A young people’s counselling charity is celebrating winning an award for the innovative way it’s having an impact on its local community.
Off The Record Youth Counselling, a BACP-accredited service in South London, was selected from more than 370 organisations across the UK as one of 10 winners of the 2019 GSK IMPACT Awards.
The service has been running for 25 years and provides free, professional face-to-face counselling and support to young people in Croydon, Sutton and Merton.
It has adapted to changes in young people’s lives by staff getting out of the therapy room and into the places young people are meeting up.
This has included its staff attending spoken word sessions and going to barber shops, which are often recognised a safe space for men to talk about their feelings.
Assistant Director Geoff Jones said: “It’s been fantastic to get this recognition for the way we work.
“In the old days, young people would self-refer, they’d come here and have counselling. But we understand that now we need to go out to young people and be available in a different way. If we just sit in the therapy room, young people aren’t going to turn up. That’s been the challenge.
“We’ve visited spoken word and poetry sessions. This is where young people are going to express themselves and talk about their emotions. We’ve been there as a link through to the counselling.
“We’ve been going to the places young people are and putting counselling on the menu, alongside spoken word, kickboxing and other activities. We’ve had a great reception.”
Last year Off the Record received more than 1,200 referrals and offered more than 7,000 sessions.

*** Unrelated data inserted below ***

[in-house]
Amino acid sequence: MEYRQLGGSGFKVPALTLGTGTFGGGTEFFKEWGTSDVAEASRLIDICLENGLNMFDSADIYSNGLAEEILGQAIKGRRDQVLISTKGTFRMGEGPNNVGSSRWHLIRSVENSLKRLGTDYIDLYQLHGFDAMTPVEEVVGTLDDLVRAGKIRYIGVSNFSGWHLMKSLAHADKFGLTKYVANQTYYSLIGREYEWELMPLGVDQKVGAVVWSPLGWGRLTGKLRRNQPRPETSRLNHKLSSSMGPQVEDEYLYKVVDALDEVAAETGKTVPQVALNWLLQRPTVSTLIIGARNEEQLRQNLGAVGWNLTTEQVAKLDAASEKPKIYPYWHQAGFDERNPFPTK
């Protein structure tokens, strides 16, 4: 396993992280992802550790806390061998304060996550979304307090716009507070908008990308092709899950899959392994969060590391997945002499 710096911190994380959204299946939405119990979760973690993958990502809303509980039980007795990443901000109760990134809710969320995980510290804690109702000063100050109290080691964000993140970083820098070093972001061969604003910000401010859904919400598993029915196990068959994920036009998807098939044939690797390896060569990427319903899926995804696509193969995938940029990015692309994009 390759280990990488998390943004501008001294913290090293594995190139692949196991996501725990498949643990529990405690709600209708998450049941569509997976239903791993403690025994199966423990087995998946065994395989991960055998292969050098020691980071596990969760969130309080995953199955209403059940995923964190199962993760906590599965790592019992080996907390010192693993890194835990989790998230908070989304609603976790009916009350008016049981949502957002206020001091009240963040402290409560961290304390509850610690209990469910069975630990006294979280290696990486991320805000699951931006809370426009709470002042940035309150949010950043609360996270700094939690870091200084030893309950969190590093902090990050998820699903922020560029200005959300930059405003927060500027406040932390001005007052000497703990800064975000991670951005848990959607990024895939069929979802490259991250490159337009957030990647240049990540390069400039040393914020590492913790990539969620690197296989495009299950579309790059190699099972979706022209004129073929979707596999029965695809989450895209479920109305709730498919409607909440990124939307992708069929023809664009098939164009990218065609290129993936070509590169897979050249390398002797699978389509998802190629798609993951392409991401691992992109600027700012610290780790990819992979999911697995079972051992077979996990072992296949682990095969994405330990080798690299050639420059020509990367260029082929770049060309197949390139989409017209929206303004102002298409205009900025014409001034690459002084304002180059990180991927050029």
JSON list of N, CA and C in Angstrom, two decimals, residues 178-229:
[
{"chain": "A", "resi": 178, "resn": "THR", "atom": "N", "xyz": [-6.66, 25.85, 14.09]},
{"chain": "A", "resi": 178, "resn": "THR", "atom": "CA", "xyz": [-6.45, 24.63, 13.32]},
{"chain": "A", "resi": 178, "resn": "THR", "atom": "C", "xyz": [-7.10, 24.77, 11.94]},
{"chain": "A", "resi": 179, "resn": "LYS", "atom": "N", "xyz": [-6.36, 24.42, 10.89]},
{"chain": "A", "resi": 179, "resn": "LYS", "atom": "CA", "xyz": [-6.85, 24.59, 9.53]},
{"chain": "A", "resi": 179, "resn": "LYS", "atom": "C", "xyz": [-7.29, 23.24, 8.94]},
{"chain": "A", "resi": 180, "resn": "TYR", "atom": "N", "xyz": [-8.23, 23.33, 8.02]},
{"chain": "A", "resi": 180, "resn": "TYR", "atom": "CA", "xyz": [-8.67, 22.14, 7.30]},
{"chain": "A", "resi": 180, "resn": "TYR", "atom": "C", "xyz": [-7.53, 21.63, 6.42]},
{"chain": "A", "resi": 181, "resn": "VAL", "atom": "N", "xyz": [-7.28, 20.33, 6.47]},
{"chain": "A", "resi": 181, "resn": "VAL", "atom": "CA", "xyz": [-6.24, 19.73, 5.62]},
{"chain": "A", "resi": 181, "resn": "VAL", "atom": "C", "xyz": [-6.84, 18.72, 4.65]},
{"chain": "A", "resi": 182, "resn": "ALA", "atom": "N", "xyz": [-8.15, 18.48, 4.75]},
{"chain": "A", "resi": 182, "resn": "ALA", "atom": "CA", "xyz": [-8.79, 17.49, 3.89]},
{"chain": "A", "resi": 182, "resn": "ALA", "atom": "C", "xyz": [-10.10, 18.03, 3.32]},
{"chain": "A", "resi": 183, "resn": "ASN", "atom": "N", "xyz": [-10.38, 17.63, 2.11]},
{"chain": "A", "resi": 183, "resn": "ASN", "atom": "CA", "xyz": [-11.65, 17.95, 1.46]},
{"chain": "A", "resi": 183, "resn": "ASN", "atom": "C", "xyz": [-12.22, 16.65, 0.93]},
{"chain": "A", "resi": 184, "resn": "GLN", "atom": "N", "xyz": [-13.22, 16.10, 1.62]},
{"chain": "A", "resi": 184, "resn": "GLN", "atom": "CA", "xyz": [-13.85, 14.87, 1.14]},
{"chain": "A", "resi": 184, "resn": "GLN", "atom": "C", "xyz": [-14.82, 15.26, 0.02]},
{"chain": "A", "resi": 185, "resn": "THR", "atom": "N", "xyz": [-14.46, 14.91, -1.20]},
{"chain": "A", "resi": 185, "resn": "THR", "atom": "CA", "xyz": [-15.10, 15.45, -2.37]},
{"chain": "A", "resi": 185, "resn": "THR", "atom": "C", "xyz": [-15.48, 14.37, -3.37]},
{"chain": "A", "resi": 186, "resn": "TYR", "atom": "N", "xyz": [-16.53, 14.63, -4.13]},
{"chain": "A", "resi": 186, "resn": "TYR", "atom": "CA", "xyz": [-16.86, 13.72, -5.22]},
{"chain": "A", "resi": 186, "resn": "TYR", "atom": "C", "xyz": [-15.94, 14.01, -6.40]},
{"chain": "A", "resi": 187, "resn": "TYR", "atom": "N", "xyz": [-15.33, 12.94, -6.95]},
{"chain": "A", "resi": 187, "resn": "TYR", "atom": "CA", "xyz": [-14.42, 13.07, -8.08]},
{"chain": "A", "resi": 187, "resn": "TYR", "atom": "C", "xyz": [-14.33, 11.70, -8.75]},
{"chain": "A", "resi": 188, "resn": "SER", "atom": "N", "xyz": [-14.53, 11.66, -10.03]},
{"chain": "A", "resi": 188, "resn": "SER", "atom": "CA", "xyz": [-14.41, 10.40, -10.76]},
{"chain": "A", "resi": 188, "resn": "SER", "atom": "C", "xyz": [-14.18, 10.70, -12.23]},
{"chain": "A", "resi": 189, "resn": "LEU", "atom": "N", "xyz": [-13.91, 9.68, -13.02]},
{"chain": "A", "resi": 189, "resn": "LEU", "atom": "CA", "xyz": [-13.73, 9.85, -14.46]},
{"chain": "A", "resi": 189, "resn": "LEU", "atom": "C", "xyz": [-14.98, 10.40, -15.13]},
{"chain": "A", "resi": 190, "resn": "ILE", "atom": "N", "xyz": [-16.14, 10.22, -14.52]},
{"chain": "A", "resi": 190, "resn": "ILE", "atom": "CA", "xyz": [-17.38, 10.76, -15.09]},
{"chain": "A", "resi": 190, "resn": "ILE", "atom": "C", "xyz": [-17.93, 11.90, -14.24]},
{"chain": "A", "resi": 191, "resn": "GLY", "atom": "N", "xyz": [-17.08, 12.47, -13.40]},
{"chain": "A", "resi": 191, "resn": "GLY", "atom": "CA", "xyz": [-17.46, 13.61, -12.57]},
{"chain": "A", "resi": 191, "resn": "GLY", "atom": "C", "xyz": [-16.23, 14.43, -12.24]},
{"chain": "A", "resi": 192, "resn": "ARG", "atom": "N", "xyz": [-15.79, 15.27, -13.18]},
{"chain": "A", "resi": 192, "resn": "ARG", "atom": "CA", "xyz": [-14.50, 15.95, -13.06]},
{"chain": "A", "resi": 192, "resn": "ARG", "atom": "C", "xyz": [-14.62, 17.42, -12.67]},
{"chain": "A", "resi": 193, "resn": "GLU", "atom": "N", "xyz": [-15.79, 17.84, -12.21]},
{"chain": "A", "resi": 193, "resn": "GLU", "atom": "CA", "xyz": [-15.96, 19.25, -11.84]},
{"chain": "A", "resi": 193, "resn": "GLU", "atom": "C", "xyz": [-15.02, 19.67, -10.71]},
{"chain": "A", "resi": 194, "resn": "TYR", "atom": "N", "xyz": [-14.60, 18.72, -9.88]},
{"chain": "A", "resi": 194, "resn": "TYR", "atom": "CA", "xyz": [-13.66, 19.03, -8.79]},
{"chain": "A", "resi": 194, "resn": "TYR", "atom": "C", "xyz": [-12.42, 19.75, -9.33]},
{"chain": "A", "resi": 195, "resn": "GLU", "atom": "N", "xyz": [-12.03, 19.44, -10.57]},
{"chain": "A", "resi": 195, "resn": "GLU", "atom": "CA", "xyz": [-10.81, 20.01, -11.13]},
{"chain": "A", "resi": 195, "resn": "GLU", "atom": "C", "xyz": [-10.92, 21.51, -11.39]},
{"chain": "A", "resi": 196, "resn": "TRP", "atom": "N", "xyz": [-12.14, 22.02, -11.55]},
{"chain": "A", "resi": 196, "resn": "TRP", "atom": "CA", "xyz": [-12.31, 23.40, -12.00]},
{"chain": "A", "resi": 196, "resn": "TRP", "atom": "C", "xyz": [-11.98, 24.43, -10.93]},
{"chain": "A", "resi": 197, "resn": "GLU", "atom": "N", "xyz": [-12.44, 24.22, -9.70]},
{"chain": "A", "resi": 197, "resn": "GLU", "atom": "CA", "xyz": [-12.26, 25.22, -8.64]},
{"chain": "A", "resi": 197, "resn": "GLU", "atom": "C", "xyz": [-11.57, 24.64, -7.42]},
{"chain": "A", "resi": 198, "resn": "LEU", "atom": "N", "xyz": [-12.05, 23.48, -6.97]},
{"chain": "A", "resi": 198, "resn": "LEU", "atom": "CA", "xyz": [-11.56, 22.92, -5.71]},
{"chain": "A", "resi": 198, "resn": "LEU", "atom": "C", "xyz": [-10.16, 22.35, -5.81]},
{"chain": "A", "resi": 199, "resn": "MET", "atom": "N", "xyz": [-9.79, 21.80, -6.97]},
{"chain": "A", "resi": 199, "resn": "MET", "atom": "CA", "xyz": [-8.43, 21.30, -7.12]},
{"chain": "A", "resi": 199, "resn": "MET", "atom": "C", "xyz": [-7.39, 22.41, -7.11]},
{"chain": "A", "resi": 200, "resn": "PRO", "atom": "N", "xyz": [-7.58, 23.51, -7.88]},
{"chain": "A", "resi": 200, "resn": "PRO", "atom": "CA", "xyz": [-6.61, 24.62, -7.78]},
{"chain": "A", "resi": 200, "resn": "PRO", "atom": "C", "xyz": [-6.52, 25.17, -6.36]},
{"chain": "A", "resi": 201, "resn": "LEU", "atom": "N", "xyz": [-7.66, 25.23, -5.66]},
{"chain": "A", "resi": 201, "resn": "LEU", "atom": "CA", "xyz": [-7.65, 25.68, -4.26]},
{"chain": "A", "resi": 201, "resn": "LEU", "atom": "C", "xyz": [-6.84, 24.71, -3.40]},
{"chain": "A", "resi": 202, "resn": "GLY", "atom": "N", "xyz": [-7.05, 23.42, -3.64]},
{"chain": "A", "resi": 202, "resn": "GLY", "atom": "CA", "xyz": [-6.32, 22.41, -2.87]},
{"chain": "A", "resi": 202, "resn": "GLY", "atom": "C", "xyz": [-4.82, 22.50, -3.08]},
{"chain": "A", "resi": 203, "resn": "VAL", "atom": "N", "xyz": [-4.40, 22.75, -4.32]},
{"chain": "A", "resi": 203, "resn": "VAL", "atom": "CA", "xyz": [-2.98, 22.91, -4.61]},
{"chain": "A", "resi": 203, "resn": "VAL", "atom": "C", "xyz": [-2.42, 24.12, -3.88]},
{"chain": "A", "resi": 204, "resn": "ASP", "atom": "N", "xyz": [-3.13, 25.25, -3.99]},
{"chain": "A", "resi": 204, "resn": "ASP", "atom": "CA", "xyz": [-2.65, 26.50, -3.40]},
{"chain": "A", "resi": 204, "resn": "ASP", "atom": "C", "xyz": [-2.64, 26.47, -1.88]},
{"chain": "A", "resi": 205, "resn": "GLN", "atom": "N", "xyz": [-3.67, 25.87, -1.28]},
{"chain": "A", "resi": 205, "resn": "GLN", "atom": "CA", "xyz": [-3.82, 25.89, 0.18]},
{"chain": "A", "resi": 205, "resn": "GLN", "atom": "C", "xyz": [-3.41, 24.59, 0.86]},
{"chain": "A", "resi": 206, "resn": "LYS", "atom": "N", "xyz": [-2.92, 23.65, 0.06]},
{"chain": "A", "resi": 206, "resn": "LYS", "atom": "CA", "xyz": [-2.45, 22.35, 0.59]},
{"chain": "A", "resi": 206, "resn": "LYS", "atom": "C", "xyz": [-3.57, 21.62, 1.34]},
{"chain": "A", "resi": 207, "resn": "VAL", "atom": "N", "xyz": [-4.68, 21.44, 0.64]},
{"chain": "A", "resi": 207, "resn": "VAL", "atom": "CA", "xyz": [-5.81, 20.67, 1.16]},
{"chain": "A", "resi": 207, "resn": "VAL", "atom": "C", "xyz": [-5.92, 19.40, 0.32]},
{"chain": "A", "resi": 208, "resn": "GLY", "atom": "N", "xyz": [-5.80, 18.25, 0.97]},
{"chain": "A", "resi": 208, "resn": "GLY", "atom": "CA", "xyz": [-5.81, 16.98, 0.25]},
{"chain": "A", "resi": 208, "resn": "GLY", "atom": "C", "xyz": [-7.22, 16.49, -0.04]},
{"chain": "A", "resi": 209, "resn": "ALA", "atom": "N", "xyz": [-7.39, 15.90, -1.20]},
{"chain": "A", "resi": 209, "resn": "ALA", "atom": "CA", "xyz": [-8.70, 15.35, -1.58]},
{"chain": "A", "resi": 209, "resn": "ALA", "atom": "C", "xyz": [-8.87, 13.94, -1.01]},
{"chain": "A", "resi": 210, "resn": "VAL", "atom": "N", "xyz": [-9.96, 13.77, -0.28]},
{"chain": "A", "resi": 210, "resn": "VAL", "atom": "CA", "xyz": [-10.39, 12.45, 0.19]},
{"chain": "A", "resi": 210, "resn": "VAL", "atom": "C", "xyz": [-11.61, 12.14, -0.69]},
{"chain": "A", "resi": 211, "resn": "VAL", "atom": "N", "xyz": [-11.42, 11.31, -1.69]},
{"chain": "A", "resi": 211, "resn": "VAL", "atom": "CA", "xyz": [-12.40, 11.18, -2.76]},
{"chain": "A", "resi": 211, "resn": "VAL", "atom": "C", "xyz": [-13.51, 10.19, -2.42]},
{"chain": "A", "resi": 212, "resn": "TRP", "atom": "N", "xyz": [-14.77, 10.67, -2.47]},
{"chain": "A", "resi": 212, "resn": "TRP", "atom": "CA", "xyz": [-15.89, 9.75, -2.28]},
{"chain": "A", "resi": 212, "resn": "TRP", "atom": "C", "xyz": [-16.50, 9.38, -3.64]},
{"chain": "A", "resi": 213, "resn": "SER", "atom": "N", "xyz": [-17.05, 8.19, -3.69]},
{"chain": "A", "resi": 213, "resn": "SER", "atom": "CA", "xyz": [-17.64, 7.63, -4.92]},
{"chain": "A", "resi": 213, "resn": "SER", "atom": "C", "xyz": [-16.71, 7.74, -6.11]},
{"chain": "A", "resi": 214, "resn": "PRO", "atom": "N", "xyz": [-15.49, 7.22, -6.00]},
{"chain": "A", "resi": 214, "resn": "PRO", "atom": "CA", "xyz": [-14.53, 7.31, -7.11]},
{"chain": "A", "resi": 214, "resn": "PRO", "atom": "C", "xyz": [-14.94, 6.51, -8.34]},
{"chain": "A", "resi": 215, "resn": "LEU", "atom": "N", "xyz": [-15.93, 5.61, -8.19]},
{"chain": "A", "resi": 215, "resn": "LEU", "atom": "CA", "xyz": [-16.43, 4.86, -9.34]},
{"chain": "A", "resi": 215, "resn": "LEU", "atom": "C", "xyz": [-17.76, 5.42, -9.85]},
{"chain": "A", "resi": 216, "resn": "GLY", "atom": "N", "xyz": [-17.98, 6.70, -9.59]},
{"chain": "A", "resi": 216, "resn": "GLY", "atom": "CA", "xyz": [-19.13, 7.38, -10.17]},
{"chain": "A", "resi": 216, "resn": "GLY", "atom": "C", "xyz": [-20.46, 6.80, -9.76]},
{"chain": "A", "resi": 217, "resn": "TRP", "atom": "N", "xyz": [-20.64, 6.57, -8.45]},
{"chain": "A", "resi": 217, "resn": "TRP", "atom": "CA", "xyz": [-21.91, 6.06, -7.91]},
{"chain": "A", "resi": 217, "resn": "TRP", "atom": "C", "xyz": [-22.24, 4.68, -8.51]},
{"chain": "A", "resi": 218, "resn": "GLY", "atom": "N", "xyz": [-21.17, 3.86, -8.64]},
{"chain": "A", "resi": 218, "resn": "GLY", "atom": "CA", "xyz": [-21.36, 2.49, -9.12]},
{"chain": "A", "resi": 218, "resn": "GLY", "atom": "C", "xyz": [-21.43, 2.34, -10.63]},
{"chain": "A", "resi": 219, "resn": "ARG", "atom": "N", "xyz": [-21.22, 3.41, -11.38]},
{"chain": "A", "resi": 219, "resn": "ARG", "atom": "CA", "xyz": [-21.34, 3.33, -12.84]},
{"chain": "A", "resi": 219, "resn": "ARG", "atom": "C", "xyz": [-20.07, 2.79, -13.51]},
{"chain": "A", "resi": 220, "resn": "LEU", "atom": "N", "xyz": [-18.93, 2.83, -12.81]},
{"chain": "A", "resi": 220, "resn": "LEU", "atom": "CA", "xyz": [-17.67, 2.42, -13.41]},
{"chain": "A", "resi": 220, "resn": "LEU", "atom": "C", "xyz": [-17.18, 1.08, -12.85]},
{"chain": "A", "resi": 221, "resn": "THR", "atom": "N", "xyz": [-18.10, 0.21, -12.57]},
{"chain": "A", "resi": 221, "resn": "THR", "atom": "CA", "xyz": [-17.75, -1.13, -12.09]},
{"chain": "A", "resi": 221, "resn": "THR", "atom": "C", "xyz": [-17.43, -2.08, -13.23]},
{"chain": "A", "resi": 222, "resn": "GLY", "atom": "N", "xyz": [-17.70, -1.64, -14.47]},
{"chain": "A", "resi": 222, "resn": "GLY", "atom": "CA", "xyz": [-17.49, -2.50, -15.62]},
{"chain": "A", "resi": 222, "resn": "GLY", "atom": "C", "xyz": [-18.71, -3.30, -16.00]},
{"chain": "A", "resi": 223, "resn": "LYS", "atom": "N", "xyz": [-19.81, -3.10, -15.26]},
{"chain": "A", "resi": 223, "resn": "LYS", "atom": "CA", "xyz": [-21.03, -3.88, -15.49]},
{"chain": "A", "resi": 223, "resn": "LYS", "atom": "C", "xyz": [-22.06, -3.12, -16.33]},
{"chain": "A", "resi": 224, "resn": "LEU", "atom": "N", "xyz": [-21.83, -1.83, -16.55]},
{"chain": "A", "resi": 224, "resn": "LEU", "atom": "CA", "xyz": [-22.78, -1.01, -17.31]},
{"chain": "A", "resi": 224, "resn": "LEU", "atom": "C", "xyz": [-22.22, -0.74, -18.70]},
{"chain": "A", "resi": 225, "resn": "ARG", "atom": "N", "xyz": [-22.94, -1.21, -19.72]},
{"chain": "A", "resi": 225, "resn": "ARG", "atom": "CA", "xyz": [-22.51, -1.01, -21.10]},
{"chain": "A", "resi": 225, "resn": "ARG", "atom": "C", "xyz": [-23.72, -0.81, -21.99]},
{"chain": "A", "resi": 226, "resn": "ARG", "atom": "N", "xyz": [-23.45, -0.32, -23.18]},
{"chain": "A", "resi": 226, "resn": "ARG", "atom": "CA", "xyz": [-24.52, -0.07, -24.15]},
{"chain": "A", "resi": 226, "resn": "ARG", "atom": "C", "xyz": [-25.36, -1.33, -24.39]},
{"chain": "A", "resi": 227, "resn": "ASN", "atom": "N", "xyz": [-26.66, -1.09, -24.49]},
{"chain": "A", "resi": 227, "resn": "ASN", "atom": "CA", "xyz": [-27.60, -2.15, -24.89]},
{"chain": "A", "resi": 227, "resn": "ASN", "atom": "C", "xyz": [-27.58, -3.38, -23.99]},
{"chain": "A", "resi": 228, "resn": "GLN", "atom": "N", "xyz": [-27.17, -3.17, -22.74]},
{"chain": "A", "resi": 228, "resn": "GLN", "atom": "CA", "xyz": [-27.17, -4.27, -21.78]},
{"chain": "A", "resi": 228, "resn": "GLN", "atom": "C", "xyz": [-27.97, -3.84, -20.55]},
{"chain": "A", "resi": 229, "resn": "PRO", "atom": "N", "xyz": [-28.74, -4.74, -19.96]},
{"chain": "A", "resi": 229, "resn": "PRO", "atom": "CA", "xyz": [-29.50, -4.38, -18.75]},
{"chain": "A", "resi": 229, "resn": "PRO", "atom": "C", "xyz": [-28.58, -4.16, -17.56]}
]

It has also developed an online platform to help young people who aren’t comfortable with speaking to someone directly or need faster access.
This had 261 new registrations last year and delivered nearly 1,000 sessions.
The charity offers different services in response to the different needs across the three boroughs it serves.
In Croydon it works with the borough’s gangs team, professionals and community groups to support young people following a violent or sudden death.
In Sutton, it works with partners to offer targeted support around issues such as exam stress.
In Merton, it has just been awarded a new health contract to expand its services. It supports young carers, refugees and asylum seekers and has specific programmes to tackle the challenges of BAME communities in accessing mental health support.
The GSK IMPACT Awards are a national programme that recognise and reward small and medium sized charities that are doing excellent work to improve people’s health and wellbeing in communities across the UK.
Winners receive £30,000 in unrestricted funding as well as expert support and leadership development provided by The King’s Fund.
Lisa Weaks, Head of Third Sector at The King’s Fund, said: “Off the Record has found new and innovative ways to connect with young people and provide urgently-needed support. By listening to young people, working with community groups and identifying the barriers that might stop young people from getting mental health care, Off the Record has been able to help children and young people to prevent crises.”
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